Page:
Non Profits Can Go Solar, Save Money Under New Virginia Law

Solar Installation Workshop Mount Vernon Unitarian Church Arlington, VA

By Ivy Main

Guest Blogger Ivy Main has been an advocate for renewable energy with the Sierra Club since 2007. A lawyer by training, she lobbies extensively in the General Assembly for stronger clean energy policies and writes a regular blog, Power for the People VA, about energy policy in Virginia. She was the lead author of the Virginia Chapter’s 2010 report, Power Failure: How Virginia is Losing the Competition for Clean Energy Jobs. Since 2012 she has also served at the national level as a member of the Sierra Club’s Beyond Coal Campaign leadership team.

Faith communities, colleges, schools, local governments and non-profits will find it easier to “go solar” under a law that takes effect in Virginia on July 1.

Eligible customers will be able to install solar panels or wind turbines with little or no upfront cost, paying only for the electricity the systems provide. This arrangement, known as a third-party power purchase agreement (PPA), has been the driver for most of the solar projects in the U.S. in recent years, but prior to this year utilities had blocked its use in most of Virginia.

The new law creates a two-year pilot program allowing customers of Dominion Virginia Power to install projects as large as 1 megawatt (1,000 kilowatts) using PPAs financed by private companies. Projects must have a minimum size of 50 kilowatts, so the program can be used by many commercial customers but excludes homeowners, whose solar PV systems more typically fall in the 4-to-8 kilowatt size.

Why PPA’s?

When most people think about using solar energy, they picture a customer buying solar panels from a company that installs them on the roof or elsewhere on the property. The customer owns the solar system and the electricity it produces. The upfront cost is high, but the solar panels produce free electricity for the next 25 years or more.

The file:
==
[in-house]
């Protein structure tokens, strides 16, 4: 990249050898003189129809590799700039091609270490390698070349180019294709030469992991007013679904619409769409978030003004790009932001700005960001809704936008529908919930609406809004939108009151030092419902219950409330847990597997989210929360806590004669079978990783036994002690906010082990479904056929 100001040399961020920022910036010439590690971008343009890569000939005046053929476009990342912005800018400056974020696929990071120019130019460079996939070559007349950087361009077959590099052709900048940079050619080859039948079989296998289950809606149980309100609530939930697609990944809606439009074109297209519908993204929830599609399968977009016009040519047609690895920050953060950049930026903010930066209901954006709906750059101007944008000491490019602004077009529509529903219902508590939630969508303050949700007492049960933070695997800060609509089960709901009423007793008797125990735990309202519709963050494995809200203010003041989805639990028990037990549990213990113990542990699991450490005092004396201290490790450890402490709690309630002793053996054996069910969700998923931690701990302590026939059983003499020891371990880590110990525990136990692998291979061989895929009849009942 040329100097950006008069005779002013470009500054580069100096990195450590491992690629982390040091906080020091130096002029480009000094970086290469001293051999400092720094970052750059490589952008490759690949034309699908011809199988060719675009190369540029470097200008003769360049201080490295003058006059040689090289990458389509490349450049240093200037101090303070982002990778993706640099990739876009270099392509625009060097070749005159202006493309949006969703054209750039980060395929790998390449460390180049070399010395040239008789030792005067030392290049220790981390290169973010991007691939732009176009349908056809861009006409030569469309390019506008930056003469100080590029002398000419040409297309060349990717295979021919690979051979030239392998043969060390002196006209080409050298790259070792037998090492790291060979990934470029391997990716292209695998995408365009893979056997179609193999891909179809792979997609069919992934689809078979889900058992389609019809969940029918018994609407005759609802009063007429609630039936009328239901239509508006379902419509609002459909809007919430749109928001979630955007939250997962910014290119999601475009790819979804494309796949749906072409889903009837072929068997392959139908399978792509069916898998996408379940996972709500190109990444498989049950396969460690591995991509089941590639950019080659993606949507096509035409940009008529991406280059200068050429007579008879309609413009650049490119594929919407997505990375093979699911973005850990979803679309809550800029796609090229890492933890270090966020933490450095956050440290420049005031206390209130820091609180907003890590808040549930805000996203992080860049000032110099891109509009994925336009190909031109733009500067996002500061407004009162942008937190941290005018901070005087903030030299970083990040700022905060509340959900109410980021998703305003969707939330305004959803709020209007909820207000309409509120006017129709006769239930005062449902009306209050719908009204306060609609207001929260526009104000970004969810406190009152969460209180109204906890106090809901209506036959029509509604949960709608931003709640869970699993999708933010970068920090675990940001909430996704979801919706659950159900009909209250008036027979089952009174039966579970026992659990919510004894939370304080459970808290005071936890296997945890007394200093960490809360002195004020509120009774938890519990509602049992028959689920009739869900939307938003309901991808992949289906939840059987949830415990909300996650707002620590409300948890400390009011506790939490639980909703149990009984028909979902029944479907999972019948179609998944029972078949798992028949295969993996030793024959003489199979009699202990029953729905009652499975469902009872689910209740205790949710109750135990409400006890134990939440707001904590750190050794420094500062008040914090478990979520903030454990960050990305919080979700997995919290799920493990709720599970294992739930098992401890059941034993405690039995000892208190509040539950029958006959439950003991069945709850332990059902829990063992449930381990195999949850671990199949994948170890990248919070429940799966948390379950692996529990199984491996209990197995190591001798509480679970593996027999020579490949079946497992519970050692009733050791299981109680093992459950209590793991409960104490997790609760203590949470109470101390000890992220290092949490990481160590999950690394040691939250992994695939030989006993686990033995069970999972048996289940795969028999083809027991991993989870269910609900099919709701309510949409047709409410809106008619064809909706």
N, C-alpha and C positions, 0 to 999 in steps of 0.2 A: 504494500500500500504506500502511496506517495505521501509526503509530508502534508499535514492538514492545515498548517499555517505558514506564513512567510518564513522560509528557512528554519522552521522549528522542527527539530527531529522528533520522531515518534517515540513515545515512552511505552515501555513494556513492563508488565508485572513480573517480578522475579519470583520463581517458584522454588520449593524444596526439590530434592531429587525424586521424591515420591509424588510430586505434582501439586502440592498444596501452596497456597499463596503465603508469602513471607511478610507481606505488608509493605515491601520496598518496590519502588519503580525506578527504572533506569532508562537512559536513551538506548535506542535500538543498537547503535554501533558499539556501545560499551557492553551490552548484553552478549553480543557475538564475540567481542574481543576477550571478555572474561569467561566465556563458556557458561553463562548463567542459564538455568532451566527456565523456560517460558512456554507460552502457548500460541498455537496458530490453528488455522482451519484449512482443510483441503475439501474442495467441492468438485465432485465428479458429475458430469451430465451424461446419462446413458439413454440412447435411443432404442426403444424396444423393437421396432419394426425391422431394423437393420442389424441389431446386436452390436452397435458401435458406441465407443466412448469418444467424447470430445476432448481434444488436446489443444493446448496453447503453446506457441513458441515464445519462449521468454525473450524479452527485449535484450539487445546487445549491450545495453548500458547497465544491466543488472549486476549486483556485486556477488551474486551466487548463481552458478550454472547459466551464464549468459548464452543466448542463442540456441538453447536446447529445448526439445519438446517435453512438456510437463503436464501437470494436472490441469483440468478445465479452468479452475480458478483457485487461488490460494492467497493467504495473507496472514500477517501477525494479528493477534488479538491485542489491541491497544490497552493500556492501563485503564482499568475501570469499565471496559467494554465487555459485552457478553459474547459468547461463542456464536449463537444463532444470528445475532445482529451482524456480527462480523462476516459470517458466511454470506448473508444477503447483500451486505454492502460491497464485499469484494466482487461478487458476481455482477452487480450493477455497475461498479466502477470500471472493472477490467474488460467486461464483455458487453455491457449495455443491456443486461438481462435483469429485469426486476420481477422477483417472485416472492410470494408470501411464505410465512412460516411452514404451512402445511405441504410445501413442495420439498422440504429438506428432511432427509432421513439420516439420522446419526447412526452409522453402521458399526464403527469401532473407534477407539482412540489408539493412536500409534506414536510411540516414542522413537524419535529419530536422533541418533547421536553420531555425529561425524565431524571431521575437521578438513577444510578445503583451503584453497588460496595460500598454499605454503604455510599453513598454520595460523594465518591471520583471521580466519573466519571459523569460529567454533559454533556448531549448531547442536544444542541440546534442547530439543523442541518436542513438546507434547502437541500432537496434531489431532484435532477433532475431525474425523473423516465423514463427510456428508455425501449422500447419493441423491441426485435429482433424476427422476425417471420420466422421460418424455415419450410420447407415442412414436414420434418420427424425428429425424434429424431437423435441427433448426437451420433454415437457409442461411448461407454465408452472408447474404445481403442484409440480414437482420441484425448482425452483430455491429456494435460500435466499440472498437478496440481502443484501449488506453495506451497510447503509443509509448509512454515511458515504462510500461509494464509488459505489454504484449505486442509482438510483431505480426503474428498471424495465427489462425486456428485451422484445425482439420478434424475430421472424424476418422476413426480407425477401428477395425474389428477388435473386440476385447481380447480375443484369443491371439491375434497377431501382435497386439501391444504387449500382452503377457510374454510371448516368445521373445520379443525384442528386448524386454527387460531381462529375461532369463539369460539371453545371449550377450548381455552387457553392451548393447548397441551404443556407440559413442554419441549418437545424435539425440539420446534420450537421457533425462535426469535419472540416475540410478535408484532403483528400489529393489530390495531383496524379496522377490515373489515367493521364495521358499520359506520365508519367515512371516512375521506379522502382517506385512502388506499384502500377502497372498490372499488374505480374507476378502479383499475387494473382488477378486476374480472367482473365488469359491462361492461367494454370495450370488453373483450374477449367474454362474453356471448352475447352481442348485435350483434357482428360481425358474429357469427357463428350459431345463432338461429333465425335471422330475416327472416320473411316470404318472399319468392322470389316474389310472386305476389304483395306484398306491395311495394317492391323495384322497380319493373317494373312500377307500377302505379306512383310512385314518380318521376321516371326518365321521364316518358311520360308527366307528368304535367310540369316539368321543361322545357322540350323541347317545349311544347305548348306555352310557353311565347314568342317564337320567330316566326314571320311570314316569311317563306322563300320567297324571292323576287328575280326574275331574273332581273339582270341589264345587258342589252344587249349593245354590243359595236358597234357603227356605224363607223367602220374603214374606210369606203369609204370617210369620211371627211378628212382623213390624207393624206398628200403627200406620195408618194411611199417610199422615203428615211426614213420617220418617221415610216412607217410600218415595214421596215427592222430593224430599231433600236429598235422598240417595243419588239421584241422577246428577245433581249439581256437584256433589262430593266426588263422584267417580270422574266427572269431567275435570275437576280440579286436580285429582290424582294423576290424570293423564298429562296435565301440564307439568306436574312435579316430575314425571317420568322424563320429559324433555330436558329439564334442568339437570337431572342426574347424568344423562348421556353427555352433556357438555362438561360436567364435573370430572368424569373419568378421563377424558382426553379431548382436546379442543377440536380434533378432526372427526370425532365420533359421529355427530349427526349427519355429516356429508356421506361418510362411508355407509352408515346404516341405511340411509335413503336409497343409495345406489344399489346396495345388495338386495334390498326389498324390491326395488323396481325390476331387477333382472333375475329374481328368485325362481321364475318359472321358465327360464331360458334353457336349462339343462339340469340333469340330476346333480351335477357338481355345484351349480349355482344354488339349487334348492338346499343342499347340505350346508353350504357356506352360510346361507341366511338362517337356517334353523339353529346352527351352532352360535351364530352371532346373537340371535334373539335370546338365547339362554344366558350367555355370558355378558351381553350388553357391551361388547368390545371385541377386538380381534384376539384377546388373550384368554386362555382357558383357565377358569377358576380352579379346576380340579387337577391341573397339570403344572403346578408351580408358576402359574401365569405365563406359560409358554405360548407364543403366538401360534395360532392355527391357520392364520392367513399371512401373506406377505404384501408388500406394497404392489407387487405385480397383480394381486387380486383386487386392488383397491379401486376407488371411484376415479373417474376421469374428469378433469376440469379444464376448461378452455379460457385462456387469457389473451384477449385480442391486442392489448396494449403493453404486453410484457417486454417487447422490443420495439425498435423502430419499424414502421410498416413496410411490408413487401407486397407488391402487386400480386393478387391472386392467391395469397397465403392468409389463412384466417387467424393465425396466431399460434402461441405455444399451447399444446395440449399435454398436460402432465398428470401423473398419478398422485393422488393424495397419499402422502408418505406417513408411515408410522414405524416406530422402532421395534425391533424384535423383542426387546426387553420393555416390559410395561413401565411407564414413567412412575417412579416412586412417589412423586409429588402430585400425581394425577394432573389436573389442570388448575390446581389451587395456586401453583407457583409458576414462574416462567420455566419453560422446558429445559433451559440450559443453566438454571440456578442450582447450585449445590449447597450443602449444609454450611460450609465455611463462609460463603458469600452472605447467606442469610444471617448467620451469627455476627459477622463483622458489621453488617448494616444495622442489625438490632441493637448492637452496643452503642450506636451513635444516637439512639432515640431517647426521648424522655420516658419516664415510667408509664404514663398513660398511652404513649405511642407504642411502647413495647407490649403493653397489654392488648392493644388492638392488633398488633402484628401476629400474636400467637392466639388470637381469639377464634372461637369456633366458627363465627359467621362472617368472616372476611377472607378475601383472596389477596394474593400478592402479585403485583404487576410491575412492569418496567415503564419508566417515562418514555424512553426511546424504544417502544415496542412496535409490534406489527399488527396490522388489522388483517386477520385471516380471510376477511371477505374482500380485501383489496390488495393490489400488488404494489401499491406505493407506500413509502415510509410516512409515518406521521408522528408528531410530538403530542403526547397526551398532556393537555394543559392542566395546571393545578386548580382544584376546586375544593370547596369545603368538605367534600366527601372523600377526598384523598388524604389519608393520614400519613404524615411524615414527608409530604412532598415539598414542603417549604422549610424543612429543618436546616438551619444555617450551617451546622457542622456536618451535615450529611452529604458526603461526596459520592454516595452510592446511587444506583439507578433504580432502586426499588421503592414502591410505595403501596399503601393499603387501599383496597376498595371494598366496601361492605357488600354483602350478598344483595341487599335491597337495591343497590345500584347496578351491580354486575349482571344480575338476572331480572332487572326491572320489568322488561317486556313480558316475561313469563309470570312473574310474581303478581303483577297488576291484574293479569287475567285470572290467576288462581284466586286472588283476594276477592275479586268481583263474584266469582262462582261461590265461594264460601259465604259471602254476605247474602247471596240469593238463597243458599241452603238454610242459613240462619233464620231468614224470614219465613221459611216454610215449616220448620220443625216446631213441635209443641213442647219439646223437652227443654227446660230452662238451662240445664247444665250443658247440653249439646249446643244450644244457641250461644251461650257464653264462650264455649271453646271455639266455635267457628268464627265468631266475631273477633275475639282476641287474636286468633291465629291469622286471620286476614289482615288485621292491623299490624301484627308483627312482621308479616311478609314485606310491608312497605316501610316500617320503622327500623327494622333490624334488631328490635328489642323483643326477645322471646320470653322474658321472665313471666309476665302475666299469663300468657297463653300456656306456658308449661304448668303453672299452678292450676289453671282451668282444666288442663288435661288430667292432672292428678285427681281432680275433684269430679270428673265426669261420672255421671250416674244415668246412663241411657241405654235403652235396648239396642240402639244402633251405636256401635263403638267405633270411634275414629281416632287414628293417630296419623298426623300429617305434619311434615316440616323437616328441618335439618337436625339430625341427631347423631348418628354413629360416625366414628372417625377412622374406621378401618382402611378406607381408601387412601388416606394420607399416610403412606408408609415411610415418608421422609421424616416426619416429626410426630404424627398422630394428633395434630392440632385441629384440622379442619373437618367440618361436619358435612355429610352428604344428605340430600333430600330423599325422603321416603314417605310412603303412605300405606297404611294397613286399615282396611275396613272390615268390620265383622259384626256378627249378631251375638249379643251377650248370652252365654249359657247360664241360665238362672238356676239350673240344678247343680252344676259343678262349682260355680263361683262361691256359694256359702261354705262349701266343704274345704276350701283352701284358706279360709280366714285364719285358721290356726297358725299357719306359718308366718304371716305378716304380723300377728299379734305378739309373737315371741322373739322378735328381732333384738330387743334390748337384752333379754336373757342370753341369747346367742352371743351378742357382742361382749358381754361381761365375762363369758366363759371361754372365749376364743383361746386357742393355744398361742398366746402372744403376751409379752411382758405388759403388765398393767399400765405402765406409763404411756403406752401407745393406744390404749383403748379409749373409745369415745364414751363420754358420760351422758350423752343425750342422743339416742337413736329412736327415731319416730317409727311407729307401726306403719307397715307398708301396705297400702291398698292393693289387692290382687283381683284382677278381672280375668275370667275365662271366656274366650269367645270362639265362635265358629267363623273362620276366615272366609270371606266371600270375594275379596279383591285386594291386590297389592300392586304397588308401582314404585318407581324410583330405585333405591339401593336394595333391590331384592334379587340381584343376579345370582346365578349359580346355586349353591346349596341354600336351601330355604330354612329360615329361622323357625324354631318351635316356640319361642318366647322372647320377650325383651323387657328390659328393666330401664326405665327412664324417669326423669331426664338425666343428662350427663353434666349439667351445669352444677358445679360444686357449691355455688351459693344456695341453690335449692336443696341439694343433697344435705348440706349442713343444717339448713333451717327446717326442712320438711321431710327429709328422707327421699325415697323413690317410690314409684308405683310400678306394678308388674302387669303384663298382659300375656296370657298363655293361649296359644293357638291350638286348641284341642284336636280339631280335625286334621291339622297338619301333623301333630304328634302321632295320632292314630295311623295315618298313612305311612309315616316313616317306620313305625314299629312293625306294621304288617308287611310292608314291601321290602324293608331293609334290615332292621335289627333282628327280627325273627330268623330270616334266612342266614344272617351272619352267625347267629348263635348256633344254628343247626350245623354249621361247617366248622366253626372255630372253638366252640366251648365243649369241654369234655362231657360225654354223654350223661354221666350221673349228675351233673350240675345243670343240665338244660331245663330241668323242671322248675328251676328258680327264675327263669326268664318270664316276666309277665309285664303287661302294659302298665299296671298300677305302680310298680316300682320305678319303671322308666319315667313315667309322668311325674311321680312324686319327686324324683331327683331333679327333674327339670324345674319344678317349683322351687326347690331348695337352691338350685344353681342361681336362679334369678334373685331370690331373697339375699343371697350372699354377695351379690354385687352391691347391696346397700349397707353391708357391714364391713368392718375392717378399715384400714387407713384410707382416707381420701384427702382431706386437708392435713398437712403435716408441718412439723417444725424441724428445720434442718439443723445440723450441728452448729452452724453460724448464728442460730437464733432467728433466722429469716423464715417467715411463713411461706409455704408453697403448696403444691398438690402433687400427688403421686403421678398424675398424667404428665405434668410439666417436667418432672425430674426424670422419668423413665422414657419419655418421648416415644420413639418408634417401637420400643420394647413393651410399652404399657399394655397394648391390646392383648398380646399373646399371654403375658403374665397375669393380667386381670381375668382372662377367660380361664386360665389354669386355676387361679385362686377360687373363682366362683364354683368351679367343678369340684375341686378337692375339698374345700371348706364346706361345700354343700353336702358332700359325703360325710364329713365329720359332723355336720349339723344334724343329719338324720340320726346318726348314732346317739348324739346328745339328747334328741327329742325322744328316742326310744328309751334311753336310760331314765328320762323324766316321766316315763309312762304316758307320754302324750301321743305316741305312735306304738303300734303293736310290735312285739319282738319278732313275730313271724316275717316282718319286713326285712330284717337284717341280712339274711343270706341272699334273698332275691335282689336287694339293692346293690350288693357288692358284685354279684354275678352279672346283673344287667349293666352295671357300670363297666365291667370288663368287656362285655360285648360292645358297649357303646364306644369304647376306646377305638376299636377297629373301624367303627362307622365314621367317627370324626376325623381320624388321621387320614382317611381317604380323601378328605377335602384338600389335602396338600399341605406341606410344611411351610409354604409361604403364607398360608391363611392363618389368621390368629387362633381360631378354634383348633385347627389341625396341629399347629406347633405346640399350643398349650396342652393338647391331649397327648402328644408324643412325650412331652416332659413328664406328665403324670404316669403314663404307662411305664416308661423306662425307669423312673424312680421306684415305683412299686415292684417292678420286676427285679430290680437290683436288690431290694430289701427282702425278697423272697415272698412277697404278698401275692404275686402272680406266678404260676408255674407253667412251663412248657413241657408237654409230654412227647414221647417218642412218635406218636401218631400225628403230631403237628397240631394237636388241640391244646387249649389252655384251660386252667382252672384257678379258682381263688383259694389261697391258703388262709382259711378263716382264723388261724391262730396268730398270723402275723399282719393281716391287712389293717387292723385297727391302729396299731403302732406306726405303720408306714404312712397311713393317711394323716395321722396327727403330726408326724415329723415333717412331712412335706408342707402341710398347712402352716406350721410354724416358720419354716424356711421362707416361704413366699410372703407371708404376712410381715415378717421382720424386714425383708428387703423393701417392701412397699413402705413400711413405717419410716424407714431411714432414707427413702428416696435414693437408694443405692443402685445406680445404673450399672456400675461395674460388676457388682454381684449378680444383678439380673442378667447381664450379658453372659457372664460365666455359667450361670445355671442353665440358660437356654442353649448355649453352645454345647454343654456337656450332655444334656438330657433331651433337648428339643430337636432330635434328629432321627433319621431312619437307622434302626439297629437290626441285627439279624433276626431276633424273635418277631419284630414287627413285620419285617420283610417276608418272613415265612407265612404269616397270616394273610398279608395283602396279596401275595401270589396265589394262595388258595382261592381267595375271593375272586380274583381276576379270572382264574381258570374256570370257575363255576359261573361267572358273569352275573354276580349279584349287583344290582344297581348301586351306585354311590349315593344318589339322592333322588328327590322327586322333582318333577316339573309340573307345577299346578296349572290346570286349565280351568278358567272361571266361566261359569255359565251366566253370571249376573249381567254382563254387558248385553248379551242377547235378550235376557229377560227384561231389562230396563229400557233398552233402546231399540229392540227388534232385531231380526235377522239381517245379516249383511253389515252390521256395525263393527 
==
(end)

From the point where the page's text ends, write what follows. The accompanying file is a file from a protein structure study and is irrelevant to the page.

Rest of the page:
This ownership model is straightforward, but it requires a large outlay of cash to buy the solar system, something many customers can’t manage. A 30% federal tax credit on the cost of the system reduces the expense, but only for customers whose tax liability lets them take the full tax credit. If the customer is tax-exempt, like a church, college or non-profit, the tax credit isn’t available.

For nonprofits, a better way to buy solar power is through a “third party power purchase agreement,” or PPA. In the PPA model, the customer doesn’t own the system. There is no upfront cost and no maintenance responsibility. The customer simply buys the solar electricity the system produces.

With a PPA, the customer signs a contract with a for-profit company that will own the solar system and sell power to the customer. The company handles installation and maintenance of the solar system, and bills the customer only for cost of the solar energy the system produces. The company uses the federal tax credits to lower the cost of the system, passing along the savings to the customer in the form of a lower electricity price.

So with a PPA, the solar panels will still be on a customer’s property, but someone else owns them. There is no big capital outlay. All the customer has to do is pay for the electricity they produce. The terms of the PPA contract spell out the details: how much the solar electricity will cost, how billing is handled, and whether and how the customer can buy out the contract in the future.

Why Now?

Until recently, solar costs were high in states like Virginia that have no state subsidies or other incentives. But costs have come down steadily, to the point that the Federal tax credit alone is enough to make the systems economic – for those who can take the tax credit.

Nonprofits need to use the PPA model to get the benefit of the Federal tax credit, but in past years, some Virginia utilities blocked efforts to use PPAs. This year, the General Assembly enacted a pilot program to allow some PPAs in the area served by Dominion Virginia Power over the next two years. If the program proves popular, it may be extended – but nonprofits should get moving to be sure they can use this window of opportunity. It’s a great way to go solar with no upfront cost.

Ivy Main is the Virginia Chapter Renewable Energy chairperson.

About the Author

Corrina Beall is the Legislative Coordinator for the Virginia Chapter of the Sierra Club.

Leave a Reply

You must be logged in to post a comment.